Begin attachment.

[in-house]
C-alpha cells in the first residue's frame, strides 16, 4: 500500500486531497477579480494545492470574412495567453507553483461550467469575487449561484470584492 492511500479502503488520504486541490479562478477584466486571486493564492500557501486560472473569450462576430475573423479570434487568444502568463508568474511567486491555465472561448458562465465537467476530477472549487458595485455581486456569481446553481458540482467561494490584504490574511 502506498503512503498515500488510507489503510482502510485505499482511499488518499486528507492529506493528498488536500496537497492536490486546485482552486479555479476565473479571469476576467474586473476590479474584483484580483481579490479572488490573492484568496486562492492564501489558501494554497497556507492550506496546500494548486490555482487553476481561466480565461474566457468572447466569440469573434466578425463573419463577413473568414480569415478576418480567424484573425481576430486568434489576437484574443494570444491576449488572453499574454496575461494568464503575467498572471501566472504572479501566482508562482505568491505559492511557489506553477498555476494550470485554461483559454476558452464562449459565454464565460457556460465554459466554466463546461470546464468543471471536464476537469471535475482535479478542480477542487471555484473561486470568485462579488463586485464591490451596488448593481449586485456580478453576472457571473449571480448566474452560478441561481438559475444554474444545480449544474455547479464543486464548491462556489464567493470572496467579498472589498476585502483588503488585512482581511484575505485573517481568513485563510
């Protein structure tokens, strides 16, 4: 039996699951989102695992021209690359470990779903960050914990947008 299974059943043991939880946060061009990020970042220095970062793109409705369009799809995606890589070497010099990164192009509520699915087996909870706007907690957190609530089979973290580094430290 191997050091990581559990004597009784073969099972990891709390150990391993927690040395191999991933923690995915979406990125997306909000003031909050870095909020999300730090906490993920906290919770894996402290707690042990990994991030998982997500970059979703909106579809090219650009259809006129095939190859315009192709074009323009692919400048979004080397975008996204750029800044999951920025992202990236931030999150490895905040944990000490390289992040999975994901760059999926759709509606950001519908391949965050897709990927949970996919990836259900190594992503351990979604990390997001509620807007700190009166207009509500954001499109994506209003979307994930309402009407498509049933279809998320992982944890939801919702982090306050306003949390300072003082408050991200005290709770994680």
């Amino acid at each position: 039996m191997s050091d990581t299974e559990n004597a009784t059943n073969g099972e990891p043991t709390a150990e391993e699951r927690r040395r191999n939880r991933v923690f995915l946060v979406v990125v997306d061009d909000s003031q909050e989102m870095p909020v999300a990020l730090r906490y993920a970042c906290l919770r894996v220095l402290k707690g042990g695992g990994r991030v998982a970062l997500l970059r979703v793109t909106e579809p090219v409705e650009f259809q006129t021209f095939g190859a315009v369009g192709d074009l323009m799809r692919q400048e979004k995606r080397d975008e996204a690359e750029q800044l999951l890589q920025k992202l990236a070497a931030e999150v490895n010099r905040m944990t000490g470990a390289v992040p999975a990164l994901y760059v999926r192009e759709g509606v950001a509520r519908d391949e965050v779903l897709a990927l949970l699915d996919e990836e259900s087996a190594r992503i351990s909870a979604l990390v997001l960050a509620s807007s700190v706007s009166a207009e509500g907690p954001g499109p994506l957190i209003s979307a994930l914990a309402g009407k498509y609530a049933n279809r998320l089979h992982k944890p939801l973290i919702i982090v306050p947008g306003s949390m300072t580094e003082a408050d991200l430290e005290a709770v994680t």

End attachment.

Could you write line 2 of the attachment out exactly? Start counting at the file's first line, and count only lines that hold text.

C-alpha cells in the first residue's frame, strides 16, 4: 500500500486531497477579480494545492470574412495567453507553483461550467469575487449561484470584492 492511500479502503488520504486541490479562478477584466486571486493564492500557501486560472473569450462576430475573423479570434487568444502568463508568474511567486491555465472561448458562465465537467476530477472549487458595485455581486456569481446553481458540482467561494490584504490574511 502506498503512503498515500488510507489503510482502510485505499482511499488518499486528507492529506493528498488536500496537497492536490486546485482552486479555479476565473479571469476576467474586473476590479474584483484580483481579490479572488490573492484568496486562492492564501489558501494554497497556507492550506496546500494548486490555482487553476481561466480565461474566457468572447466569440469573434466578425463573419463577413473568414480569415478576418480567424484573425481576430486568434489576437484574443494570444491576449488572453499574454496575461494568464503575467498572471501566472504572479501566482508562482505568491505559492511557489506553477498555476494550470485554461483559454476558452464562449459565454464565460457556460465554459466554466463546461470546464468543471471536464476537469471535475482535479478542480477542487471555484473561486470568485462579488463586485464591490451596488448593481449586485456580478453576472457571473449571480448566474452560478441561481438559475444554474444545480449544474455547479464543486464548491462556489464567493470572496467579498472589498476585502483588503488585512482581511484575505485573517481568513485563510